In Colorado, a home or real property can transfer from one owner to another by the use of a beneficiary deed. Upon the death of the grantor, the transfer of property passes outside of probate. As with creating a trust or joint tenancy, the use of a beneficiary deed is considered another probate avoidance strategy.
Below of some things you should know about beneficiary deeds when considering one in your estate plan:
- It must be recorded before the death of the the grantor.
- The last recorded deed prevails over all previous deeds.
- The deed will only be effective if the grantor is the last joint tenant to die.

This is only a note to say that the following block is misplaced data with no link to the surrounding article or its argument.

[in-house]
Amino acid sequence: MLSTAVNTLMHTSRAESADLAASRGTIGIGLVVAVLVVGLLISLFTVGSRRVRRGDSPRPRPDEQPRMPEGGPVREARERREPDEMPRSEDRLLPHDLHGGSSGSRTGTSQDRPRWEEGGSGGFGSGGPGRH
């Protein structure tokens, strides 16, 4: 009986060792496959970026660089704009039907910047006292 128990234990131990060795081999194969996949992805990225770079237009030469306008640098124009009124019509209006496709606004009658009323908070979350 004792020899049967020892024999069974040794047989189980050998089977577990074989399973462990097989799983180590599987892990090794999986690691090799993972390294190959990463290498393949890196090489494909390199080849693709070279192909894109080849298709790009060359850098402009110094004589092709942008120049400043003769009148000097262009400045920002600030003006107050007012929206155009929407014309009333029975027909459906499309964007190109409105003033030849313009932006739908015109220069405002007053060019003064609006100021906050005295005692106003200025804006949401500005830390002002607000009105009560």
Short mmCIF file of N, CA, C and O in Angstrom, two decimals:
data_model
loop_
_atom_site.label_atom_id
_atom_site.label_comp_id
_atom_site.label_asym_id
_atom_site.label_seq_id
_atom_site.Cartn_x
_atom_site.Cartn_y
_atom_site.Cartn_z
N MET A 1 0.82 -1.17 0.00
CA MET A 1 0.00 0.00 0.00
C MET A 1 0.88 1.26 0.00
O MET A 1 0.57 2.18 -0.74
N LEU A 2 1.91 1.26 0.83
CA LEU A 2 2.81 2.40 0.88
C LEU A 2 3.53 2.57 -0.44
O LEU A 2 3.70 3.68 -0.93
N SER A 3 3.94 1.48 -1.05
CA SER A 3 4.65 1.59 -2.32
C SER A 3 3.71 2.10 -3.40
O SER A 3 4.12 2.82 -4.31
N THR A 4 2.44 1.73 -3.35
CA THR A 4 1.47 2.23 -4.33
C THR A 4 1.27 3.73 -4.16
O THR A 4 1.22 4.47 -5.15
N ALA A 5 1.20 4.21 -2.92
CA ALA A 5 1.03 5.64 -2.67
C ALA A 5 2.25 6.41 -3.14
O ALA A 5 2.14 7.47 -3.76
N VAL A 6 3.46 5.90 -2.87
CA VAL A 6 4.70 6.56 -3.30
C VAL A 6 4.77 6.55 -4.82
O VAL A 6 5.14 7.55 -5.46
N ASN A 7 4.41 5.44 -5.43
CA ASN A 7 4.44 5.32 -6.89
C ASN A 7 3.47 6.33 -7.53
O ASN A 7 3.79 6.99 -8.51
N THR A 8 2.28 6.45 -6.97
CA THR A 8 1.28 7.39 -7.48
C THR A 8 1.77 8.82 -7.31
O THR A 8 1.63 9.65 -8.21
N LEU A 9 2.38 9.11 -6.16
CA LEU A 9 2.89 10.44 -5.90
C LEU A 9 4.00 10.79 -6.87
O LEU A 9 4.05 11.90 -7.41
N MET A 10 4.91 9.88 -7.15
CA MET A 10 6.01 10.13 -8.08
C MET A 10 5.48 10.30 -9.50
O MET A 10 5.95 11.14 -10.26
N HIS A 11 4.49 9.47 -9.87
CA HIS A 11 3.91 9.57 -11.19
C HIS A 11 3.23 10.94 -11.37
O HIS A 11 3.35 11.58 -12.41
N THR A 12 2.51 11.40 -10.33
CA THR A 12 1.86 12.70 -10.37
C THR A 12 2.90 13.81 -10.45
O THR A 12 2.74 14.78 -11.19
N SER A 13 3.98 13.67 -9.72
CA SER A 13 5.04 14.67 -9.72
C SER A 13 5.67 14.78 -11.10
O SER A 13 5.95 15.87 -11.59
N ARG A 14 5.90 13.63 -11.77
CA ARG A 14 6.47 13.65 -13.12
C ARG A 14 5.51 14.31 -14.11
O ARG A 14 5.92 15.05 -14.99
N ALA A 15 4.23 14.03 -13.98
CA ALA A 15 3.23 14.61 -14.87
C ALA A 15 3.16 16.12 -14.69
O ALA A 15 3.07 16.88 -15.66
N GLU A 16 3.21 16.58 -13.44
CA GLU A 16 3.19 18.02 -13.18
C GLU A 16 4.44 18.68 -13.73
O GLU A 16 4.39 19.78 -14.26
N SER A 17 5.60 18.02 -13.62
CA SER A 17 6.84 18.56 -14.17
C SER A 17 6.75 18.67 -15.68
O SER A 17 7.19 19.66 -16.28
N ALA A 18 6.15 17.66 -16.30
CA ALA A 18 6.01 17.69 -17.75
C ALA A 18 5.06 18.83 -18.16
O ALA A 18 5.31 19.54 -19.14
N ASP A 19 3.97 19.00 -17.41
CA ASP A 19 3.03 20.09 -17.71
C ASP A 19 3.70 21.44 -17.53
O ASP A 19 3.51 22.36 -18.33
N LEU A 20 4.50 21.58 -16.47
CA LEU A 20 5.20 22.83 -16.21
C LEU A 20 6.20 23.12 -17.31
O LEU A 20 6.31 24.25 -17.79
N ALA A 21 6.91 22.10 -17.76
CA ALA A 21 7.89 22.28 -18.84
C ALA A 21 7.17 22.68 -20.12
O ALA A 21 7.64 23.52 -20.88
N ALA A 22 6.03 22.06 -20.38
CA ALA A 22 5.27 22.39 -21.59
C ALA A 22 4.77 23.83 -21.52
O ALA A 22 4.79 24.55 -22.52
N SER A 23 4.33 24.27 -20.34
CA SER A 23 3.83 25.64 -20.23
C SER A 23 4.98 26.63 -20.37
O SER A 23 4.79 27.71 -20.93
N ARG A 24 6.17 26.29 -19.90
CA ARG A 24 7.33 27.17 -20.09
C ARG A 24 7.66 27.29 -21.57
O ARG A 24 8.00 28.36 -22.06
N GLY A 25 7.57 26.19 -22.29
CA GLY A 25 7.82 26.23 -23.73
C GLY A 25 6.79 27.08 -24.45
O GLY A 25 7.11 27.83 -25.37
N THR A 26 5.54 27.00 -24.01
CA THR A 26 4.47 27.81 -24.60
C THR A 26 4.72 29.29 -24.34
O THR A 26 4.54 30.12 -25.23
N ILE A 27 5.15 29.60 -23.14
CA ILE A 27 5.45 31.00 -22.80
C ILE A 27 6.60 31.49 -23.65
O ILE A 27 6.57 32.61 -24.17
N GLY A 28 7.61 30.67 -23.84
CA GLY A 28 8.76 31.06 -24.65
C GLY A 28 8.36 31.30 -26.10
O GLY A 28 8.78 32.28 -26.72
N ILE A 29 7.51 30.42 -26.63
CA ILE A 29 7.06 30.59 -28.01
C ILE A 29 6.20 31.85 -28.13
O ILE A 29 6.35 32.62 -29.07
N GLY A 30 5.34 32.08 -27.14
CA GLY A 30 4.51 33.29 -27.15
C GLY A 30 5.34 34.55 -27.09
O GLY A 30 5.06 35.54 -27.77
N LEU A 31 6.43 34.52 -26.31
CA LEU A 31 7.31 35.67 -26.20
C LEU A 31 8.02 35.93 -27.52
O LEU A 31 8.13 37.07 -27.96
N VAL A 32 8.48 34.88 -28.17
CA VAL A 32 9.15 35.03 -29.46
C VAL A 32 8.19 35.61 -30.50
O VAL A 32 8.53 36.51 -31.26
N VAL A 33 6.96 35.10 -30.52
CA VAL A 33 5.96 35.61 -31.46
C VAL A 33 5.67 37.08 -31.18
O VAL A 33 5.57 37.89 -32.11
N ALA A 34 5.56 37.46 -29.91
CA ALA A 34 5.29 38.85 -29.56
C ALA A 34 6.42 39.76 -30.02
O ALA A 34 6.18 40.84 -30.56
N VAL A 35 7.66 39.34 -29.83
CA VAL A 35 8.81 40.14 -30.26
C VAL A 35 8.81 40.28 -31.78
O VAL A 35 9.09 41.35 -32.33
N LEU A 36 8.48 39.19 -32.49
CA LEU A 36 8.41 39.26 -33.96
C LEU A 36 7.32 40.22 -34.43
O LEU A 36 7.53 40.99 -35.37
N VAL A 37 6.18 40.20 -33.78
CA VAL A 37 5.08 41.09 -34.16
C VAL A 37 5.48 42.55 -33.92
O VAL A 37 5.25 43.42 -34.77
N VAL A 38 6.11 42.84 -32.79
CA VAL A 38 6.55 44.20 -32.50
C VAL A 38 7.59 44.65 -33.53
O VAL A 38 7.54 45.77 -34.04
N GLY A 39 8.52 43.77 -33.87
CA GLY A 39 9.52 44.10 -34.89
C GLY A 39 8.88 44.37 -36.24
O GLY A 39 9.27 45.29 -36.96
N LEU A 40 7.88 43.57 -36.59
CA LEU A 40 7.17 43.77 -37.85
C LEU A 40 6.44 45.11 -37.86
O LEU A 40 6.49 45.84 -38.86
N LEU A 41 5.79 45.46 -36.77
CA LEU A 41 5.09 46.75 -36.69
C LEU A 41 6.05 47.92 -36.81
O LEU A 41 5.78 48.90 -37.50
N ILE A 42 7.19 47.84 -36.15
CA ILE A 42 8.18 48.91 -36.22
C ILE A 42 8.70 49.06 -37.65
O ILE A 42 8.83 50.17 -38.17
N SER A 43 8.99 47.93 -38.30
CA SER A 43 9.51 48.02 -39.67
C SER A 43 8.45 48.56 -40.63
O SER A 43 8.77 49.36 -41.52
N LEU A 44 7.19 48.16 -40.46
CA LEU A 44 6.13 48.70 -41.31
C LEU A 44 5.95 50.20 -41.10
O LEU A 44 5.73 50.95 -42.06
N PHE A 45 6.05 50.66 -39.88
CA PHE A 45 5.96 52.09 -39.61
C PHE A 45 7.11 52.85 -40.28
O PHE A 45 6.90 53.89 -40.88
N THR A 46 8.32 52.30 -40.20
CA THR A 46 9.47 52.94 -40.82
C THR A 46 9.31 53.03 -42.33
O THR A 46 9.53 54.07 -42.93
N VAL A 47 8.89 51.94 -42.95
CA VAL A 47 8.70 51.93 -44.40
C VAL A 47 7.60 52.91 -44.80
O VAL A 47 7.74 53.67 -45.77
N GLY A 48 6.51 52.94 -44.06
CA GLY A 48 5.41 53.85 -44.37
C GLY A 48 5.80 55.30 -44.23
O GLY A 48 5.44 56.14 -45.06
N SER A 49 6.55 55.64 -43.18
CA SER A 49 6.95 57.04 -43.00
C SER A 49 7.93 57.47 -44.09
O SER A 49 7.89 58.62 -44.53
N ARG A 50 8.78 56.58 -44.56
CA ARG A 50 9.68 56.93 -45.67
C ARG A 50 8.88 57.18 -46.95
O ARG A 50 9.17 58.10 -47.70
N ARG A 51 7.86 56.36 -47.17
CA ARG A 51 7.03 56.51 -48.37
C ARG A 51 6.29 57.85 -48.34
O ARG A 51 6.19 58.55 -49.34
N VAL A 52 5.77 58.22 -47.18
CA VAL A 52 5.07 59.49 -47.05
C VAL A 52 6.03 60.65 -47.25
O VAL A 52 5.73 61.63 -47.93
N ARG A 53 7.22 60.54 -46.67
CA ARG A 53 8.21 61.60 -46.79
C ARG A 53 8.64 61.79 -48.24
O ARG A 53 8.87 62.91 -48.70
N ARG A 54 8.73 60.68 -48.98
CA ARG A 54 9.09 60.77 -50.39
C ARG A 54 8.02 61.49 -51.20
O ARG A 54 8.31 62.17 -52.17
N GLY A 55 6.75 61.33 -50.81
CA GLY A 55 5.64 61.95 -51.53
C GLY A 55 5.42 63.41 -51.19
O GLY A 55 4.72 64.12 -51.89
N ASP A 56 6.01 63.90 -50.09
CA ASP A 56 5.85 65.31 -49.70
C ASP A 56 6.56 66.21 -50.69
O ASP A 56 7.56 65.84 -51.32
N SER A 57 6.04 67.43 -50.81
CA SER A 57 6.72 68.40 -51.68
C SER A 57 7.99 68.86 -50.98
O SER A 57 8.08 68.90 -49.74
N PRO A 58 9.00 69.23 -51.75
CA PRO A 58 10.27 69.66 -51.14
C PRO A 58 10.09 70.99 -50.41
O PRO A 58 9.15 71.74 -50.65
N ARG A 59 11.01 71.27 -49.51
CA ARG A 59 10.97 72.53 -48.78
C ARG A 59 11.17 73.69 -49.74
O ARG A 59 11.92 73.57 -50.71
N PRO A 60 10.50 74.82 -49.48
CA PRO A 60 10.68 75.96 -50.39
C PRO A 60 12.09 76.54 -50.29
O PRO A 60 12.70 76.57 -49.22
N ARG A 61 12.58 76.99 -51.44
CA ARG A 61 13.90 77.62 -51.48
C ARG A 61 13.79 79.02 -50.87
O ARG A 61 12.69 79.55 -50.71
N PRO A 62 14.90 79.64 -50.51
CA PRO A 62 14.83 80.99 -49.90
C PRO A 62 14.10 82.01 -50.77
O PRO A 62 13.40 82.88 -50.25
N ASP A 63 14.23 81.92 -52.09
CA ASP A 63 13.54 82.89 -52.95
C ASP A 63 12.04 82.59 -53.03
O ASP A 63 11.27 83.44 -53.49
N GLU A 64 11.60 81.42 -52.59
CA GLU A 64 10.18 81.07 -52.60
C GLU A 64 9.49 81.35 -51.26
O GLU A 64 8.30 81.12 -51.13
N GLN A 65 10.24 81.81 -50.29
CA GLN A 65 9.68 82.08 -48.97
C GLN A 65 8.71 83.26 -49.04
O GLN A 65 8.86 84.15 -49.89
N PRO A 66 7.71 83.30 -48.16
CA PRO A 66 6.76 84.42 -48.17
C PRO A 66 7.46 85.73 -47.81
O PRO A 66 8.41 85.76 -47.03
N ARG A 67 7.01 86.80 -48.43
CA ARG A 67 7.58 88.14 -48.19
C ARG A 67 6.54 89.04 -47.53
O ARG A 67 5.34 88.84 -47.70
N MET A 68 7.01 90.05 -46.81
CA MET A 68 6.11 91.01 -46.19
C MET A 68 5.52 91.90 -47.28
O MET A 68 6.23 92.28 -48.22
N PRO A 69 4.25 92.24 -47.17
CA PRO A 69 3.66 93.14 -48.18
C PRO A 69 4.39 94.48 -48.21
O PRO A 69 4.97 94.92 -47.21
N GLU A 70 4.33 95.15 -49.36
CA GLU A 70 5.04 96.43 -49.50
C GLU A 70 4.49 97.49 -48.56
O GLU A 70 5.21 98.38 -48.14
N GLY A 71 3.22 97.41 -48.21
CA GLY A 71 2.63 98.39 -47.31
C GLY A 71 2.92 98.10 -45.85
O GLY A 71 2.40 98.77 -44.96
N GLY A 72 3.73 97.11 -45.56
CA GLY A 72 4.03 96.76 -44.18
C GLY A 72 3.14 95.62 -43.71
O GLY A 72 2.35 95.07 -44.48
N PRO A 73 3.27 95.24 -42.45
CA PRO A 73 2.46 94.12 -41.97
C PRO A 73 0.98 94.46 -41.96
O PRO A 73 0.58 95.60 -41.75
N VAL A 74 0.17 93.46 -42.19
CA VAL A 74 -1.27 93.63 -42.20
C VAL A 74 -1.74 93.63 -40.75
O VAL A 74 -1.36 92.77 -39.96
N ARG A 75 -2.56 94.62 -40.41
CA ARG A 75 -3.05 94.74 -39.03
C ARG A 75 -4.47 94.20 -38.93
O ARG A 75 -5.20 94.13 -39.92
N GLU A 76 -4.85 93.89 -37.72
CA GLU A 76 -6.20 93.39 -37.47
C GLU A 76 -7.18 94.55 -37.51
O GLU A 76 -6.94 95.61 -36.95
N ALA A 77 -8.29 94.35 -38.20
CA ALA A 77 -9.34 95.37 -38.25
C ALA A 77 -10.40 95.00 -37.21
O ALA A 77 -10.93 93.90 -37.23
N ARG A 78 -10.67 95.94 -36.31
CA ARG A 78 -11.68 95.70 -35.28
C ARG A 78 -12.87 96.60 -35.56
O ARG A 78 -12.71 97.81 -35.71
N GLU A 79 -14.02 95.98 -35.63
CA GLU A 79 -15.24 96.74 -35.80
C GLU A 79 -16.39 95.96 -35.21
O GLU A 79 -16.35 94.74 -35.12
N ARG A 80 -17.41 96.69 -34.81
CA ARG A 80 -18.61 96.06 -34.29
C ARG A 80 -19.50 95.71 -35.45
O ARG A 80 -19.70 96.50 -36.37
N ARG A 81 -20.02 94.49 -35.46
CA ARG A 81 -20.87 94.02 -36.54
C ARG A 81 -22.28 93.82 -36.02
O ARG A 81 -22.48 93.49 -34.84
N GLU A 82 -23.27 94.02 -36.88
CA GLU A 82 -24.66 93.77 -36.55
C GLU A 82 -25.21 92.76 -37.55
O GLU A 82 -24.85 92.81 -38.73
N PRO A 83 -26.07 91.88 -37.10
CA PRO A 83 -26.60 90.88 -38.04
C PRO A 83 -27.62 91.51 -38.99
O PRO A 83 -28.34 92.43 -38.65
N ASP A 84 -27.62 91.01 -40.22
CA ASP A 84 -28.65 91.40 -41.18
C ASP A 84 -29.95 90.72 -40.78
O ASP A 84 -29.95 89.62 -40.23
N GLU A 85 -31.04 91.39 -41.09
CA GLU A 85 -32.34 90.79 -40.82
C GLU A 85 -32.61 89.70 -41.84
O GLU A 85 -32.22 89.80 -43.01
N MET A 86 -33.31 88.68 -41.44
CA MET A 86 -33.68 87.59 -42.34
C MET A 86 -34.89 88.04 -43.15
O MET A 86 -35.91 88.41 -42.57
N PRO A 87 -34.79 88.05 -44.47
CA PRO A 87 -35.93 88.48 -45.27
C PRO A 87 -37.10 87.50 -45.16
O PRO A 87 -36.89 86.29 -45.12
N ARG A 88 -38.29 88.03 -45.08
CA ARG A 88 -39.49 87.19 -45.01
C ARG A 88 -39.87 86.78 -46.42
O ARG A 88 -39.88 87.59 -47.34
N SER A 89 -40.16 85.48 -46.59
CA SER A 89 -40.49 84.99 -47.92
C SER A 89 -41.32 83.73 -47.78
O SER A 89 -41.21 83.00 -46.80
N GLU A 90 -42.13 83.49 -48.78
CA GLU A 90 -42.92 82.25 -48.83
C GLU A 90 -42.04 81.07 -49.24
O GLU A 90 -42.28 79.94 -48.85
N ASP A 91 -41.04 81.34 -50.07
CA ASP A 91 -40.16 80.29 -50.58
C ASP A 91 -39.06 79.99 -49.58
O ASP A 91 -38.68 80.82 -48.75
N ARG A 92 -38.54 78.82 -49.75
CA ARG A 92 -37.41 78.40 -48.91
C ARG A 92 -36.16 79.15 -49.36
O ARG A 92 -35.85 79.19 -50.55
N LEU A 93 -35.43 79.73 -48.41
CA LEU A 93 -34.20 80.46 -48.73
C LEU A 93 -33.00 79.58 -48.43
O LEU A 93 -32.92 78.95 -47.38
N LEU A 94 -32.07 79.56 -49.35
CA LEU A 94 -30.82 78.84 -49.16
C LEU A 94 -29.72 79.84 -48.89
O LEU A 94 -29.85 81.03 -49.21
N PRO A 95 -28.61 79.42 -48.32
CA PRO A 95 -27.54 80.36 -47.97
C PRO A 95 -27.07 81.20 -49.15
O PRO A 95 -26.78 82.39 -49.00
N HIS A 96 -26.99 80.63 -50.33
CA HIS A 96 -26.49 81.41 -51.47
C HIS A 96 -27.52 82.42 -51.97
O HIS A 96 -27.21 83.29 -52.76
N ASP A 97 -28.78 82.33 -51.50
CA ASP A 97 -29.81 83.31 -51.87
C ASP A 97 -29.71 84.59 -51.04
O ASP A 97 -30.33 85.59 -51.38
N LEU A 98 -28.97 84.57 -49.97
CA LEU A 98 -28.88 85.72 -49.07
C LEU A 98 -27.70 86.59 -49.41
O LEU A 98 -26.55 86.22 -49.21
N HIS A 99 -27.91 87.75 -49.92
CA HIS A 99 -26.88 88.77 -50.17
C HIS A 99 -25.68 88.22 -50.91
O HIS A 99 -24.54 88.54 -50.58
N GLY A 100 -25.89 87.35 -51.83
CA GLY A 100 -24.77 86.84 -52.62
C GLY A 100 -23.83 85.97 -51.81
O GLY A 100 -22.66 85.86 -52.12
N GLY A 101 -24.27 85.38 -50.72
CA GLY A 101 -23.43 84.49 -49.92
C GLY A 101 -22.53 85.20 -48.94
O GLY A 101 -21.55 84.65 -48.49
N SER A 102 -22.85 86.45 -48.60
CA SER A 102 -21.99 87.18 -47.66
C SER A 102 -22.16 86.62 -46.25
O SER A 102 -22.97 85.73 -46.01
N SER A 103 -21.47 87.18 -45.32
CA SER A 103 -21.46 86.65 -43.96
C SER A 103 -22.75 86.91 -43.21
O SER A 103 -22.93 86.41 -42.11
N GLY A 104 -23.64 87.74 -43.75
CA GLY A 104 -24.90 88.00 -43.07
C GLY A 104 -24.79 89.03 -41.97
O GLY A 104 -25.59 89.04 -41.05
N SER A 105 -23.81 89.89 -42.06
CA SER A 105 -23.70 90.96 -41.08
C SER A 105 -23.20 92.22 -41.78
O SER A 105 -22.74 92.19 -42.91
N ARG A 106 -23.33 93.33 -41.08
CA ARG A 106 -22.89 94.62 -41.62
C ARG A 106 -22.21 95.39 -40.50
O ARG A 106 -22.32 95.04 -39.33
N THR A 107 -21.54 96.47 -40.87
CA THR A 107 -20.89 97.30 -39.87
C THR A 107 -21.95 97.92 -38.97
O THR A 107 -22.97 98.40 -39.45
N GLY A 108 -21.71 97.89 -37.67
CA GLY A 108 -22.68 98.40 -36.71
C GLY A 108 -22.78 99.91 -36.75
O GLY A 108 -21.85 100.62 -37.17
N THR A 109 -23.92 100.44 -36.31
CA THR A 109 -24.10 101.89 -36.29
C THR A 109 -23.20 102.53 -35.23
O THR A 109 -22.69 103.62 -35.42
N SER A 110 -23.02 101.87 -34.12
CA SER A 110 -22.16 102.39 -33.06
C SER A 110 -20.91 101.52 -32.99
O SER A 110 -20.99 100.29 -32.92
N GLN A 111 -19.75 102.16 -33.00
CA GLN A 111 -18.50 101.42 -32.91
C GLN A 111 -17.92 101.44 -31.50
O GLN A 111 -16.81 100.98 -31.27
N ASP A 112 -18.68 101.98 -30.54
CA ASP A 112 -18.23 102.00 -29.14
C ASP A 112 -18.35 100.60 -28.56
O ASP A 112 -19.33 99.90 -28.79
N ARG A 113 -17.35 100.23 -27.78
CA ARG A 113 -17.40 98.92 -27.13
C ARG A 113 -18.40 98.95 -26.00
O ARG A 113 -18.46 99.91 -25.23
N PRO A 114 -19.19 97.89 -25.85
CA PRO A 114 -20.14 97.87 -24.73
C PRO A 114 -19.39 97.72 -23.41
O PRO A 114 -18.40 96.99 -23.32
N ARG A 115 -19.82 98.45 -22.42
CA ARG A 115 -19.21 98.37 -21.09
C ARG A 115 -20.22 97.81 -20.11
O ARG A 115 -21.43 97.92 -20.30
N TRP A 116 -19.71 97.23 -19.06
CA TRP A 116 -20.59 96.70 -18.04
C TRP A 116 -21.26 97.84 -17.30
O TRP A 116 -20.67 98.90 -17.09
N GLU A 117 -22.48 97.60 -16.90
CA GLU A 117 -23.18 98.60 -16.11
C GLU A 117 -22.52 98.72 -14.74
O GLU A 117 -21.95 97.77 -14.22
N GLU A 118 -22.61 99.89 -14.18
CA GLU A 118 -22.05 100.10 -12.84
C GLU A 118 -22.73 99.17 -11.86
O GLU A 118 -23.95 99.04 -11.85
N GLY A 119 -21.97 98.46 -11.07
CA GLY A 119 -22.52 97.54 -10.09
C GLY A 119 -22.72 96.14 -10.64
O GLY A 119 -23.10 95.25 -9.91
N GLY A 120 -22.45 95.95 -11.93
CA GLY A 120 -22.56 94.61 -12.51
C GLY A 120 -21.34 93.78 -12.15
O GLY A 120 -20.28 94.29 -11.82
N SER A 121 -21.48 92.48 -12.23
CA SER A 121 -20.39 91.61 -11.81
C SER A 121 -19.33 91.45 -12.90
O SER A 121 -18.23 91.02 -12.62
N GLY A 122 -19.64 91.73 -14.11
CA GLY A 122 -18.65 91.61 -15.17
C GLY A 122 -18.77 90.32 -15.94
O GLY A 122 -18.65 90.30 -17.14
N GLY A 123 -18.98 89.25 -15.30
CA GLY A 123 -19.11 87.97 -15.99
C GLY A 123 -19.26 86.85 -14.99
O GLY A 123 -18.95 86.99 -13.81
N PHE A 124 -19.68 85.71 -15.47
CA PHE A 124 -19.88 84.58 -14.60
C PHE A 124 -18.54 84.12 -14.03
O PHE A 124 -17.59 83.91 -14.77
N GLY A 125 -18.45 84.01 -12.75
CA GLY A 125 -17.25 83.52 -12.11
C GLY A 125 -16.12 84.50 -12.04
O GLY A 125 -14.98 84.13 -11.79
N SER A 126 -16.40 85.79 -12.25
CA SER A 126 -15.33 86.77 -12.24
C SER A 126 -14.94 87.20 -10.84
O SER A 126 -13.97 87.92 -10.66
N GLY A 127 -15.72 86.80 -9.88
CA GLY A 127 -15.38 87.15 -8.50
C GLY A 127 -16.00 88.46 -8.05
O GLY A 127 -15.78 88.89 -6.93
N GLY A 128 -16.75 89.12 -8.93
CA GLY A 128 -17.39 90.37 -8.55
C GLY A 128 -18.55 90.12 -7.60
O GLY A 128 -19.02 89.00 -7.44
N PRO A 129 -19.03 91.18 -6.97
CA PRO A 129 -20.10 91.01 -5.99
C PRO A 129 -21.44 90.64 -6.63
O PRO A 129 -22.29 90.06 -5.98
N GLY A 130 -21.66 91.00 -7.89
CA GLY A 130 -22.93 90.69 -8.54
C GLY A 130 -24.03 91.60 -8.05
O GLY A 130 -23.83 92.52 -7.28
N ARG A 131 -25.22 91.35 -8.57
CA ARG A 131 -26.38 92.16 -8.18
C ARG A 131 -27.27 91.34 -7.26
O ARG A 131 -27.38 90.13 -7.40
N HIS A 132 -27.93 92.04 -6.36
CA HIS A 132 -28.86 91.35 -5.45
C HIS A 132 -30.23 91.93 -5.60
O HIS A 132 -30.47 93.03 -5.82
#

- It overrides a conflicting disposition in a will.
- A beneficiary deed can’t be revoked by a will.
- The grantee must file the death certificate with the clerk within four months of the grantor’s death.
- If beneficiary predeceases the grantor, the transfer lapses.
- A grantor may designate successor beneficiaries.
- A divorce terminates a beneficiary deed.
- It will not trigger a mortgage’s due-on-sale clause.
- A grantor who has executed a Beneficiary Deed is NOT eligible for Medicaid benefits.
- The interest received by the grantee is subject to creditor claims.
A Beneficiary Deed could save your estate thousands of dollars in attorney fees and costs.
This article is for educational purposes only, and does not constitute legal advice about your case or situation. There may be exceptions to the information outlined above. Please speak with an attorney if you have specific questions about your estate plan.Follow me on social media: